Tuesday, November 28, 2006

Library Tourism

Among the regular visitors to our small library is an extremely friendly elderly couple, probably no more than 130 to 140 years old each. The husband and wife both have the miniature, elfin appearance of incognito leprechauns, cleverly disguised in thrift store coats and ill-fitting overalls. They are just pudgy enough to pass for Mr. and Mrs. Claus on an off-season scouting mission for naughty kids to strike from their gift list (in which case they've no doubt found a quota-filling selection here).

In reality they fall into one of my favorite categories of library visitors: the Tourists. These particular ancient travelers are on a county-wide circuit, stopping in at each of our system's 17 branches every few days in their beat-to-hell, once luxurious, mid-70's, 8-cylinder road yacht, the backseat of which is no doubt littered with used bookmarks and yellowed, crumpled library receipts.

In all seriousness, I swear the Husband/Elf/Tourist literally has a twinkle in his eye each time he stops by the front desk to drop off a load of materials from the previous library on their tour. I always like to ask them where they're headed next before they give an obligatory, slightly sad mention of how nice our little library is. I'm well aware this is one of the more grim stops on the circuit, thanks to our cramped vintage 1950s shelves, depressingly peeling formica surfaces, and generally surly front desk staff.

Recently the Days of Our Library Executive Editorial, Writing and Marketing Staff took a brief but extremely welcome vacation of our own to the extreme southwestern corner of this state. This is a bleak, half-civilized destination on the prairie where it still appears that a buffalo stampede or Old West shootout could occur at any moment. Naturally, I was greatly looking forward to checking out the library situation in this isolated zone.

The one I wandered into was actually depressingly sweet. Somehow even the backwoods yokels of West Bumblefool have endowed their public library about ten times more nicely than the one in which I currently man the front desk. After a few minutes of checking out the facilities and trying to ramp down my professional jealousy, I talked to my Bizarro counterpart at their front desk to get the lowdown on the local situation. I love introducing myself as one of the Elite Brotherhood of Library Professionals and getting the insider treatment; it's like wielding a Masonic ring or giving the secret handshake at a Skull and Bonesy club. Except super-nerdy.

I learned that folks come from miles around, even from across the Texas state border dozens of miles away, to use this cool little library. For a mere ten bucks a year, anybody can get a card and reap the rewards of their very decent collection and speedy internet connection. As I was getting all idealistic and picturing this place as the total cultural oasis of the southwestern prairie and reflecting on how a good library really mirrors the values of its community, I also noticed one of the popular community programs this library offers its visitors, prominently advertised:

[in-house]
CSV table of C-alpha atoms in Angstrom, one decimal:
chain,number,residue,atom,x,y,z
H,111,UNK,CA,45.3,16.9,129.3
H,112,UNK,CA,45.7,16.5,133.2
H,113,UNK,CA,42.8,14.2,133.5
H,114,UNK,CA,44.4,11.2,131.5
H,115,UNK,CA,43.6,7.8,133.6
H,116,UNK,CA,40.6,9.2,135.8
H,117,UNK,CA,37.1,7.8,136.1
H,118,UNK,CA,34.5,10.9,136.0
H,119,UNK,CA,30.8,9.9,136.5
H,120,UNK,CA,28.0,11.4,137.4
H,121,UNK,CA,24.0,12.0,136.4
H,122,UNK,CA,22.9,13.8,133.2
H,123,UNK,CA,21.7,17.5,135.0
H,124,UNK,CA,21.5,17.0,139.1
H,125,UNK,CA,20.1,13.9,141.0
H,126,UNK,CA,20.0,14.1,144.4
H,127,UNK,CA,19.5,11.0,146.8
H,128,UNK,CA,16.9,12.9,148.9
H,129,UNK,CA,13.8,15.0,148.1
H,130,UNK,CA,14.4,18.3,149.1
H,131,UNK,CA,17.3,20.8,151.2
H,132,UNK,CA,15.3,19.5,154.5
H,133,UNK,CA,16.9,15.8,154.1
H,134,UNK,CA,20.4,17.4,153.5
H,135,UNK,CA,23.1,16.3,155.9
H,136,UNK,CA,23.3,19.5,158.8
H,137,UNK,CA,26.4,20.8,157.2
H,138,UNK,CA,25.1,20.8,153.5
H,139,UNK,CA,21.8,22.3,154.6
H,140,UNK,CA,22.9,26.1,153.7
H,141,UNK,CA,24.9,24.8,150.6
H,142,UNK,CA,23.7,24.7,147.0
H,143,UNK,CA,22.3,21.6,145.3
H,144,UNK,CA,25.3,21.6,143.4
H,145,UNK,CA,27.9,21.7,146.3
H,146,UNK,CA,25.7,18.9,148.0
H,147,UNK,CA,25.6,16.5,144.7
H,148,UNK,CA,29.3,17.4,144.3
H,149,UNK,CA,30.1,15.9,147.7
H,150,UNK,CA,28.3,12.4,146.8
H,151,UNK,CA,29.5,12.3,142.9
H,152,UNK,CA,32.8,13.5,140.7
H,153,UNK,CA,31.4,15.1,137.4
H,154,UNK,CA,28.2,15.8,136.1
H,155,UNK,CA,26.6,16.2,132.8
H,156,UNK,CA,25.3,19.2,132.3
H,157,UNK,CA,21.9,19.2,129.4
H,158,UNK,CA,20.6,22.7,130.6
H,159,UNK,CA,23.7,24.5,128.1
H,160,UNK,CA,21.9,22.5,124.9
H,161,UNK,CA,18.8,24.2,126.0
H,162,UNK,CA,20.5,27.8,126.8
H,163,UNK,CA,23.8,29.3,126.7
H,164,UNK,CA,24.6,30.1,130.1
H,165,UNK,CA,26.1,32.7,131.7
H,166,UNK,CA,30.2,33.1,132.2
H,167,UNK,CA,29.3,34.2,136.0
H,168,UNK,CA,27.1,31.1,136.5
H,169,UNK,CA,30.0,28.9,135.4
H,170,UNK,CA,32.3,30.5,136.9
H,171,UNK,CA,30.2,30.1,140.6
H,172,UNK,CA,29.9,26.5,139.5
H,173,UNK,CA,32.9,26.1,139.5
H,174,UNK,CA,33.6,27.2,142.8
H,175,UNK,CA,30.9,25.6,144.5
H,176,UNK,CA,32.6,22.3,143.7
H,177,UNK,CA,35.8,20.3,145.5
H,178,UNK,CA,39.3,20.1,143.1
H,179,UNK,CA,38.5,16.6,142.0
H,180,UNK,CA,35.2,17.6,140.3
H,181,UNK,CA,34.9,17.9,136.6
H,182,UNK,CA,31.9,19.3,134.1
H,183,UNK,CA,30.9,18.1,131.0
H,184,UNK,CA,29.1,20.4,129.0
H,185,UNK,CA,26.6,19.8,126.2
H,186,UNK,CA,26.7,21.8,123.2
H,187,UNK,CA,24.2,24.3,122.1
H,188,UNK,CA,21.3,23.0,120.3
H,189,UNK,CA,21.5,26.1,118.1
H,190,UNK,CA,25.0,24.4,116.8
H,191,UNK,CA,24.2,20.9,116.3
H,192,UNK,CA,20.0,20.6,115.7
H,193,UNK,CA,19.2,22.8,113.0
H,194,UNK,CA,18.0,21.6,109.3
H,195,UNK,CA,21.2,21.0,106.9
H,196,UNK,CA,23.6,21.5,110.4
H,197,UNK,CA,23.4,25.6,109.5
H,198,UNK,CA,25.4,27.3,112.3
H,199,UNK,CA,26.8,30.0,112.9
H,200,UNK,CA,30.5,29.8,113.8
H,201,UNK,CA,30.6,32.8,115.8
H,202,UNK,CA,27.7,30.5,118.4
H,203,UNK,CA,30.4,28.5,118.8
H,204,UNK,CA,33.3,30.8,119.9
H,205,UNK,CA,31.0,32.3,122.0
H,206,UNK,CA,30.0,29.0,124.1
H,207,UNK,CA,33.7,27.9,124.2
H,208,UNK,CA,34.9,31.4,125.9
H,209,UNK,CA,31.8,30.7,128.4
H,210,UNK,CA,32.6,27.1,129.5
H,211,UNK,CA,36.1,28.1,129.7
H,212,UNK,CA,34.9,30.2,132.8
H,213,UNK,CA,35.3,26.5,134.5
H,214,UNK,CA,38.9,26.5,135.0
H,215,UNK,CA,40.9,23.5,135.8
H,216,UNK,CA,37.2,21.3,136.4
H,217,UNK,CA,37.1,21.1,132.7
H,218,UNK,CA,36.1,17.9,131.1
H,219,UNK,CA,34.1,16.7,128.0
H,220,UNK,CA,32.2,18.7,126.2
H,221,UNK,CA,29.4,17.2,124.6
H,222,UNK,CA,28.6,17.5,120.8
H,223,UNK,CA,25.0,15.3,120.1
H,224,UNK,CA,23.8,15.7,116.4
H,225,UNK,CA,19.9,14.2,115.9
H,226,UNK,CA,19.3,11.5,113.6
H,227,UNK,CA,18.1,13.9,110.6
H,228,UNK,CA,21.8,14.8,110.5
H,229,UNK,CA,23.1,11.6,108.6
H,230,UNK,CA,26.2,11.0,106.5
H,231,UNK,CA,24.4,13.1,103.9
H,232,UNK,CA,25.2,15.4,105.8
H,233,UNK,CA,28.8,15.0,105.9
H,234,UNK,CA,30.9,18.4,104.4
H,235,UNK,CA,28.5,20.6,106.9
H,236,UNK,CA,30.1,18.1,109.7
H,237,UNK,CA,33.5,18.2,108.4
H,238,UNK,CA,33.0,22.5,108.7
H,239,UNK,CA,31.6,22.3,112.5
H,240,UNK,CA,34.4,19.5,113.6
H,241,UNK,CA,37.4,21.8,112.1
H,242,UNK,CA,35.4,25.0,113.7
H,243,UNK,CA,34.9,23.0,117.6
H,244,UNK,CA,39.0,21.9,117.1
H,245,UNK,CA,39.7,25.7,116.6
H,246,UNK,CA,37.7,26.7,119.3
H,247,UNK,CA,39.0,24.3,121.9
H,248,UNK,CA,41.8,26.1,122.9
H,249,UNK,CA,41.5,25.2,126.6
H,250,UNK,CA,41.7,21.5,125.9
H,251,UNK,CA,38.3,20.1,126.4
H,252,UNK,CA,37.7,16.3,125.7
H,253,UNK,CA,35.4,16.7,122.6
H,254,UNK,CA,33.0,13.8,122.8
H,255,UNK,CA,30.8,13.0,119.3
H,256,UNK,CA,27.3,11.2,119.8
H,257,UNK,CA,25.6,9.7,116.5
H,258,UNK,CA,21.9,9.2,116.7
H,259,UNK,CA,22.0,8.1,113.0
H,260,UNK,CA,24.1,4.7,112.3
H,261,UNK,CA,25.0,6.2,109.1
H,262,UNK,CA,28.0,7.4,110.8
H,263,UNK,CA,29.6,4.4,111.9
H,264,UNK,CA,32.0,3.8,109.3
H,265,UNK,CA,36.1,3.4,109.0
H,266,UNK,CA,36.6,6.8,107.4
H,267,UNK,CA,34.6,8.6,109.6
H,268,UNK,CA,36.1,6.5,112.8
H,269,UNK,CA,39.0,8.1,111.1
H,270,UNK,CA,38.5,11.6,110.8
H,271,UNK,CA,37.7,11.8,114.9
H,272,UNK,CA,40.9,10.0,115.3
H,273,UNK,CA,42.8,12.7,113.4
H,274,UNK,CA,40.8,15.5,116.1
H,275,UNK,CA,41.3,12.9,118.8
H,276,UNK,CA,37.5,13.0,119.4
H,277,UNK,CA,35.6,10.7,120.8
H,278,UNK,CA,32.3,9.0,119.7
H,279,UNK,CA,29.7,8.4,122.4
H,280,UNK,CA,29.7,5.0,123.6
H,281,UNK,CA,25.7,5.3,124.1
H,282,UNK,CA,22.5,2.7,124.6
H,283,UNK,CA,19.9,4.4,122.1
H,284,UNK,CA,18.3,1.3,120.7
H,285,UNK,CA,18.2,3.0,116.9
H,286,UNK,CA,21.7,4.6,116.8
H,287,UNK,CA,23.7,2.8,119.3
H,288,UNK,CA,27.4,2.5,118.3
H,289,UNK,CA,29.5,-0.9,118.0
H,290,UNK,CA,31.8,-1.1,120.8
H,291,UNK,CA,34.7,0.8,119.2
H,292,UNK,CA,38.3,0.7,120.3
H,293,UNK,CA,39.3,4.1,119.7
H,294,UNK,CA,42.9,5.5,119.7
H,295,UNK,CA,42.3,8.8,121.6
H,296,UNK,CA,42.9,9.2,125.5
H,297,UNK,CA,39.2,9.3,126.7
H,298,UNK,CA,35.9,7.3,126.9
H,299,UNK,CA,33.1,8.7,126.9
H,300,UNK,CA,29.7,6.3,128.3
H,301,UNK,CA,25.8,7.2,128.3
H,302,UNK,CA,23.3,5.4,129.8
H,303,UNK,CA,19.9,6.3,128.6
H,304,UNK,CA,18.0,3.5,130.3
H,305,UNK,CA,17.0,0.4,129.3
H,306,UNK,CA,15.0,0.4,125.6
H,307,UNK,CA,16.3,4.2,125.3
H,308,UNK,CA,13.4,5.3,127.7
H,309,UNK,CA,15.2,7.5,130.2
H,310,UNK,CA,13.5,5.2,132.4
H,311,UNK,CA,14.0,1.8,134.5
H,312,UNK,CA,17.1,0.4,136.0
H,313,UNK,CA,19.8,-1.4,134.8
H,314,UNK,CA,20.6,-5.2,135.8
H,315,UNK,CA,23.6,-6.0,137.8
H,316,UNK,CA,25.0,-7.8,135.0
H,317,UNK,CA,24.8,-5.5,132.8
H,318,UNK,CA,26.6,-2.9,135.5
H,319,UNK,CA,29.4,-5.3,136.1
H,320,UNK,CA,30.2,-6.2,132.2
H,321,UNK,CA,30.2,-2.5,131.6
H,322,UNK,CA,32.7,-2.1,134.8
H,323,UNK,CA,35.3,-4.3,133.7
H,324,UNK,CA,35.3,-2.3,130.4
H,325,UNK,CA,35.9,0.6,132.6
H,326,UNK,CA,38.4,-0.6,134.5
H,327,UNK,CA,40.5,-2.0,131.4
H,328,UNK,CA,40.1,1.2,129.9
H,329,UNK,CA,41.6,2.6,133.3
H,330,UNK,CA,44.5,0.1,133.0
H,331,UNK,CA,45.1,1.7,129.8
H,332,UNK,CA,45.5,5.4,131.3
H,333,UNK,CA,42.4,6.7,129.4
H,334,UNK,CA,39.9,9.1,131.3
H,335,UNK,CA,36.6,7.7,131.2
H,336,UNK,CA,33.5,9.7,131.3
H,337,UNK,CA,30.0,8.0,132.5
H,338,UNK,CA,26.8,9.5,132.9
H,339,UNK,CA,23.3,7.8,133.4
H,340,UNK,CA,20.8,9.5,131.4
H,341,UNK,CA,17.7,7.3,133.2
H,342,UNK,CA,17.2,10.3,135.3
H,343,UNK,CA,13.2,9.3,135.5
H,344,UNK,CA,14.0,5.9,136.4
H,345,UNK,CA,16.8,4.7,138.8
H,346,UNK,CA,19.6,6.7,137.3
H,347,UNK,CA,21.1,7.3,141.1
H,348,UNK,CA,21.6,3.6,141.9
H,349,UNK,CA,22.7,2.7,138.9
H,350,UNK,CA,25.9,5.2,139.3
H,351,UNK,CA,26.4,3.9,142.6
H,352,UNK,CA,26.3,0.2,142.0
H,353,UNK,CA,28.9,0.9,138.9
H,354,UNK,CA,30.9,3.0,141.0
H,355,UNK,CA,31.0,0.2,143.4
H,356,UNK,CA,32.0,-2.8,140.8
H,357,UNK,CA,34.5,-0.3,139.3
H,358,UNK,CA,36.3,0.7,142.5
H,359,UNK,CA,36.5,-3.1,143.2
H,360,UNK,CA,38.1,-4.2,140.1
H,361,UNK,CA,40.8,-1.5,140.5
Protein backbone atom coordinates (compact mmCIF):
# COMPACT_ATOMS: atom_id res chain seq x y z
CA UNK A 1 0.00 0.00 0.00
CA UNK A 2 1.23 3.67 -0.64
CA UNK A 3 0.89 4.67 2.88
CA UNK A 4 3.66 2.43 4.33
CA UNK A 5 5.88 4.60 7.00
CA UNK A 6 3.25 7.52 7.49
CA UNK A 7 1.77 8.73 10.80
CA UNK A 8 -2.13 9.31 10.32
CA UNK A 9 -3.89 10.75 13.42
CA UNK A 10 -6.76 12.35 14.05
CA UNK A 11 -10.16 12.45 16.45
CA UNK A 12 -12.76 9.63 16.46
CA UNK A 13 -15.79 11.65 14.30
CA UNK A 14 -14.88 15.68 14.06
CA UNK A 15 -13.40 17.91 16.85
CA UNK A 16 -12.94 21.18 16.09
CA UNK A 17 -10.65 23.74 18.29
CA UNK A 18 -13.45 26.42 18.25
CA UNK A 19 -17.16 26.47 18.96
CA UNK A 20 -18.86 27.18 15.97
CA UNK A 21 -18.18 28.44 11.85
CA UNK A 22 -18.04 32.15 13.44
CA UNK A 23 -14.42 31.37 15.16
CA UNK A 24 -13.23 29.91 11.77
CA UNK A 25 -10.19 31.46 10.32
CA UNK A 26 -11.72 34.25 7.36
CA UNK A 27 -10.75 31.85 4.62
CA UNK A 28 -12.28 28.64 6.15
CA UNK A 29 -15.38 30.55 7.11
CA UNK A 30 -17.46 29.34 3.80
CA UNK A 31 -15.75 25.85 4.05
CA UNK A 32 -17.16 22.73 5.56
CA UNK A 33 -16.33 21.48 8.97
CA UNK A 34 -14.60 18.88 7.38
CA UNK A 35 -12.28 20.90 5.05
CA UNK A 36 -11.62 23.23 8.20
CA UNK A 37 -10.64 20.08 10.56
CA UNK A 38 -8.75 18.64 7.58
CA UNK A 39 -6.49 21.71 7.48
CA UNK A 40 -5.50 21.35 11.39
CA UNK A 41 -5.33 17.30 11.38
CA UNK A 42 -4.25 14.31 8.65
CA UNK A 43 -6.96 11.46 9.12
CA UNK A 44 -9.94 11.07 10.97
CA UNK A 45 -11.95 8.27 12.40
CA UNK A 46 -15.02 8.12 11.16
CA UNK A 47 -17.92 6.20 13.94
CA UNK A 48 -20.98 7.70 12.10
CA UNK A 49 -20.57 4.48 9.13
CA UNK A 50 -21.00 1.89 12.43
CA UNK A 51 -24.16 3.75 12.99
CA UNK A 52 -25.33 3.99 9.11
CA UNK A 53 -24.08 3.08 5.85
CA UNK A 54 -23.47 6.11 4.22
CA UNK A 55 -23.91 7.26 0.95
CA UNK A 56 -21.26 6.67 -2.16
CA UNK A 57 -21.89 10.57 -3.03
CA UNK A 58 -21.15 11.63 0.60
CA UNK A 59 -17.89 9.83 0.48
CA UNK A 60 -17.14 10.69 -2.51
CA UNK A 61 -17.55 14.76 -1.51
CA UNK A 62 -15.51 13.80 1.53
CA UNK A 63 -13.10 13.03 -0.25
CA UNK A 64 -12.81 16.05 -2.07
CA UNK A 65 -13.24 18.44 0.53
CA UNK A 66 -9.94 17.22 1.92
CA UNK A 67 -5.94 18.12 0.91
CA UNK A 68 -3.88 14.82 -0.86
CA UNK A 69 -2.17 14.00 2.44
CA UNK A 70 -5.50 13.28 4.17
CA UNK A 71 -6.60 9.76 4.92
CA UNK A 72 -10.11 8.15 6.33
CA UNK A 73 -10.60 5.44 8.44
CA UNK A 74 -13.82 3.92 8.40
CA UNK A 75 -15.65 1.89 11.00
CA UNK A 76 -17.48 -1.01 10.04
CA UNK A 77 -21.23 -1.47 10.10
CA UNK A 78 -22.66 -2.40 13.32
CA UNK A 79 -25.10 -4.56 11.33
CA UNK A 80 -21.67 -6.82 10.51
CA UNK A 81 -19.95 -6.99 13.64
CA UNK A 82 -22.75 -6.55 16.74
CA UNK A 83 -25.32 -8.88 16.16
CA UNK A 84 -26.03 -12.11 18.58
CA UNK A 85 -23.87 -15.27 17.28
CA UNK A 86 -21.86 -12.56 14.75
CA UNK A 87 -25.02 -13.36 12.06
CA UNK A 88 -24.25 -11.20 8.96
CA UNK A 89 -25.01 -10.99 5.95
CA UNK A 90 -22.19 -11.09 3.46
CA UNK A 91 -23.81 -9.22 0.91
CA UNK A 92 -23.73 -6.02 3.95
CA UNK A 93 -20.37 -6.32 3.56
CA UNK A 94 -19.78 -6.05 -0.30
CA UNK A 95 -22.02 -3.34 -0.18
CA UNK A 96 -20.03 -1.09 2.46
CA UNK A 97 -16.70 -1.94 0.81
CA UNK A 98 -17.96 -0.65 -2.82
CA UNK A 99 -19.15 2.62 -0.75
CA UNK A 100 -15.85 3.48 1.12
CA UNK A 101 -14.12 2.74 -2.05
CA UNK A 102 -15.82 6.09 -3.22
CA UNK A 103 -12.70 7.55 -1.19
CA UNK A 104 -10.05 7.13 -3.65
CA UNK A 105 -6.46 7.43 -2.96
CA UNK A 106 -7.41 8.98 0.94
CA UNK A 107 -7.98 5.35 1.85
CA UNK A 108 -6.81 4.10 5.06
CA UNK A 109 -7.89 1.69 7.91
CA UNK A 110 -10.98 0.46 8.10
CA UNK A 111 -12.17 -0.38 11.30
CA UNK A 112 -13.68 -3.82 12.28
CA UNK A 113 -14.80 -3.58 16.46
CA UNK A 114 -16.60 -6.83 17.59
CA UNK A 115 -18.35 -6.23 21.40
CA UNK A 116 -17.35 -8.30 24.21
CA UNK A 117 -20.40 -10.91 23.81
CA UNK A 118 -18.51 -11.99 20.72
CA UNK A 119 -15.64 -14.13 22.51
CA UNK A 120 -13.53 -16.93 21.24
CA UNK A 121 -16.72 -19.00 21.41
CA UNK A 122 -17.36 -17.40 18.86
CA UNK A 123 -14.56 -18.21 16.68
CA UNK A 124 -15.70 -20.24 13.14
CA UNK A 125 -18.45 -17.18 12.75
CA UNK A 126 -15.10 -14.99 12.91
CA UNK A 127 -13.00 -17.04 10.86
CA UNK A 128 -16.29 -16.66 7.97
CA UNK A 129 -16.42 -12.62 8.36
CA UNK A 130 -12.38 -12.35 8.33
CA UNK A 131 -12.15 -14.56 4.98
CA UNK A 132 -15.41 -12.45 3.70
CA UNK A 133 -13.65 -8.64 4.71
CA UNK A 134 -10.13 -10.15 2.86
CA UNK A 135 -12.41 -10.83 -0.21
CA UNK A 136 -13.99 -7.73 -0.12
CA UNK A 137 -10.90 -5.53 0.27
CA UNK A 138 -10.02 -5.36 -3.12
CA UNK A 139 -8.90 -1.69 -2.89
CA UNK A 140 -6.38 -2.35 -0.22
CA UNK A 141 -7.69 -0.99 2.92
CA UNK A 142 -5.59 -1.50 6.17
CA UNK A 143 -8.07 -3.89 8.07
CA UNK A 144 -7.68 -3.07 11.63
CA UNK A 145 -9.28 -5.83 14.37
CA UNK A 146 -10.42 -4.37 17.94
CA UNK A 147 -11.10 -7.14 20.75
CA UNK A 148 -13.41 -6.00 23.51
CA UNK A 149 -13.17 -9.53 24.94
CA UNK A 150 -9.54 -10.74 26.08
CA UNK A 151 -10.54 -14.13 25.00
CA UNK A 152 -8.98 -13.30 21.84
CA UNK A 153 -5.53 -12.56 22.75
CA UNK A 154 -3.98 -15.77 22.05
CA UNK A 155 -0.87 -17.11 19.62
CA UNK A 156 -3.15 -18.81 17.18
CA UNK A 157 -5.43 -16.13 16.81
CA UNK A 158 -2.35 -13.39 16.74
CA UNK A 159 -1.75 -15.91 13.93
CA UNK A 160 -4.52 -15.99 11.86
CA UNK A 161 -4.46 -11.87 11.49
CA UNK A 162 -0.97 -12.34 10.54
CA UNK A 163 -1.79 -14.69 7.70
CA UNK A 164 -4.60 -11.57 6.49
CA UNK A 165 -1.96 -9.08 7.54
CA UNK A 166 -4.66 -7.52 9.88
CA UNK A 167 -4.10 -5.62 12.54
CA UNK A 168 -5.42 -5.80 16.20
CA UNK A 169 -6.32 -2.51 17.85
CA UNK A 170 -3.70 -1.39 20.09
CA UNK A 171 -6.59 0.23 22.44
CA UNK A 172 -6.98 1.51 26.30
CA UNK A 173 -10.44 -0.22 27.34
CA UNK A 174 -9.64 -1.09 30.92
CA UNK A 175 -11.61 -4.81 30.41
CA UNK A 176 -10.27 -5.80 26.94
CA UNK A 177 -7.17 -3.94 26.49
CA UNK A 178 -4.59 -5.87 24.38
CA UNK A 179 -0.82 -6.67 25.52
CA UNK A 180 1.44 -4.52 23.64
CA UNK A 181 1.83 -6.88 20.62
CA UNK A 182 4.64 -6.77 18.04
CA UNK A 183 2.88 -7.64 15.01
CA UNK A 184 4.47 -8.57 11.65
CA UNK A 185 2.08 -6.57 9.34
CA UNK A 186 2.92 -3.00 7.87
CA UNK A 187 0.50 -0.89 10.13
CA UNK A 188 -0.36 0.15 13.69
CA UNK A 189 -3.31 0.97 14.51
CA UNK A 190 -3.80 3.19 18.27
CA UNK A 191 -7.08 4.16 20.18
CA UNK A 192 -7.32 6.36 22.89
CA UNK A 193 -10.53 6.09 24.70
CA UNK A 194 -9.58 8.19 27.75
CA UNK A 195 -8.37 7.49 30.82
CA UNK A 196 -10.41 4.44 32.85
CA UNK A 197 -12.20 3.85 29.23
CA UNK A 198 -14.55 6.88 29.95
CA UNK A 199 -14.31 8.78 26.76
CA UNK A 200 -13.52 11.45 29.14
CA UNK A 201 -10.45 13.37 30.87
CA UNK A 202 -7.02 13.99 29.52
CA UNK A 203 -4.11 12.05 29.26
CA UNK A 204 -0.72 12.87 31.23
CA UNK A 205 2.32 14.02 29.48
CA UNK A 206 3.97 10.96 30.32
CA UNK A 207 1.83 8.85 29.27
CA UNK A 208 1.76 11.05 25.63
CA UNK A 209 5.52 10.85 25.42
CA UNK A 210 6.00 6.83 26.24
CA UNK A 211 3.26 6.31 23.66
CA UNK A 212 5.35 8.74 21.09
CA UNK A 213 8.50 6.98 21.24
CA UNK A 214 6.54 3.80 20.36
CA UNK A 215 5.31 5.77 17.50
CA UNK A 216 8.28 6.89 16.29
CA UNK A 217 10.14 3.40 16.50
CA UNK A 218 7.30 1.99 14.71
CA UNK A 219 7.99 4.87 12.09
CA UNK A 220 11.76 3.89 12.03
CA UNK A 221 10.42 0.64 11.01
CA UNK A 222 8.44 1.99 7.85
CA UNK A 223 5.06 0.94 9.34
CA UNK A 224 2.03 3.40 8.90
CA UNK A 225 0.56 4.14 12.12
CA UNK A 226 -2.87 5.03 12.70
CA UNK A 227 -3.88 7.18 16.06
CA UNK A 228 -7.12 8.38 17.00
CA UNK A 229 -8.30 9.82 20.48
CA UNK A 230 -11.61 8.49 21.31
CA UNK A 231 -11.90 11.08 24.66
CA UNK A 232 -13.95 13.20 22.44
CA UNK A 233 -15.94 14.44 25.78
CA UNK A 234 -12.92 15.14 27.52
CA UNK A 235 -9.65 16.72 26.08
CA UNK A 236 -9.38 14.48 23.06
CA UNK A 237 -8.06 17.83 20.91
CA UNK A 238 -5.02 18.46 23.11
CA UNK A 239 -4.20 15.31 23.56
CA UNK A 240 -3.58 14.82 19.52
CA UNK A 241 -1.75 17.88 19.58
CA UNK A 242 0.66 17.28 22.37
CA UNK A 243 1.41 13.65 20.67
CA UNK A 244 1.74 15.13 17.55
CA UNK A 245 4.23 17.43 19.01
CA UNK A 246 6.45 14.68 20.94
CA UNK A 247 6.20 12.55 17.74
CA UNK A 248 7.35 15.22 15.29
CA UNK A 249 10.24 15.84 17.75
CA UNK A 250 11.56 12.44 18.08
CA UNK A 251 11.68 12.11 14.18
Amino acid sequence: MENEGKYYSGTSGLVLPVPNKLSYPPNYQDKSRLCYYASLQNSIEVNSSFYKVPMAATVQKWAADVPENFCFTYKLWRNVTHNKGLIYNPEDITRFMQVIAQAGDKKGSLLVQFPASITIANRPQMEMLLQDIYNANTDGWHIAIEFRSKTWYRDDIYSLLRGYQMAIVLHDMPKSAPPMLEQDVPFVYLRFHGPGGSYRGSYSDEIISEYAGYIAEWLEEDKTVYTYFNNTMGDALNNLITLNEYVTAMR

"For Women Only: Hands-On Firearm Safety Classes--Three Nights a Week"

So I figured they probably have their own issues with keeping the library quiet in the evenings, just like we do.


Blogger queenbee said...

After reading your entry, I'm lead to believe that politics have played a part in why your library has not had any renovations in over 50 years. Having worked in that building, I know firsthand how frustrating it is to see other facilities that are much nicer and serve less people. I wonder if the clientele have something to do with it also. I'm sure if that library was in another part of the city, it would have been renovated way back when. I live in a town much smaller and our public library is great. Get your customers to protest!

9:47 AM  
Blogger Adjective Queen said...

Super nerdy, indeed! I love to visit libraries when I'm out of town and introduce myself as a fellow professional. How their eyes light up. How thrilled they are to talk about their cataloging procedures.

Queenbee, I wish the customers would rise up and stage some kind of coup, but their eyes are too fixed on the internet screens. Maybe if the power went down for days on end, they'd discover just how antiquated the library is. But as long as those computers are working, it's a lost cause.

11:42 AM  
Blogger GypsyFolklorist said...

Ah an oasis in an otherwise desert of ingorance. That is how the library in my small home town was. Except I don't reall actually having a library until I was in middle school. The funny thing is - the library only had two computers and the rest of the somatic collection consisted of used Nora Robert's paperbacks. Yay - for small town that actually have books!!

4:01 PM  
Blogger craftyminx said...

I think I channeled you on my most recent post. It has a certain DoOL feel to it. I've never been in a small town public library, I should try out library tourism sometime.

5:05 AM  
Blogger Zena said...

LMAO! Luv ur descriptions! But aren't you slated to get a 'home improvement' in the near future? Zena

3:55 PM  
Blogger Zena said...

P.S. Classes on handgun safety is 'invaluable'! Smart people.

3:58 PM  

Post a Comment

<< Home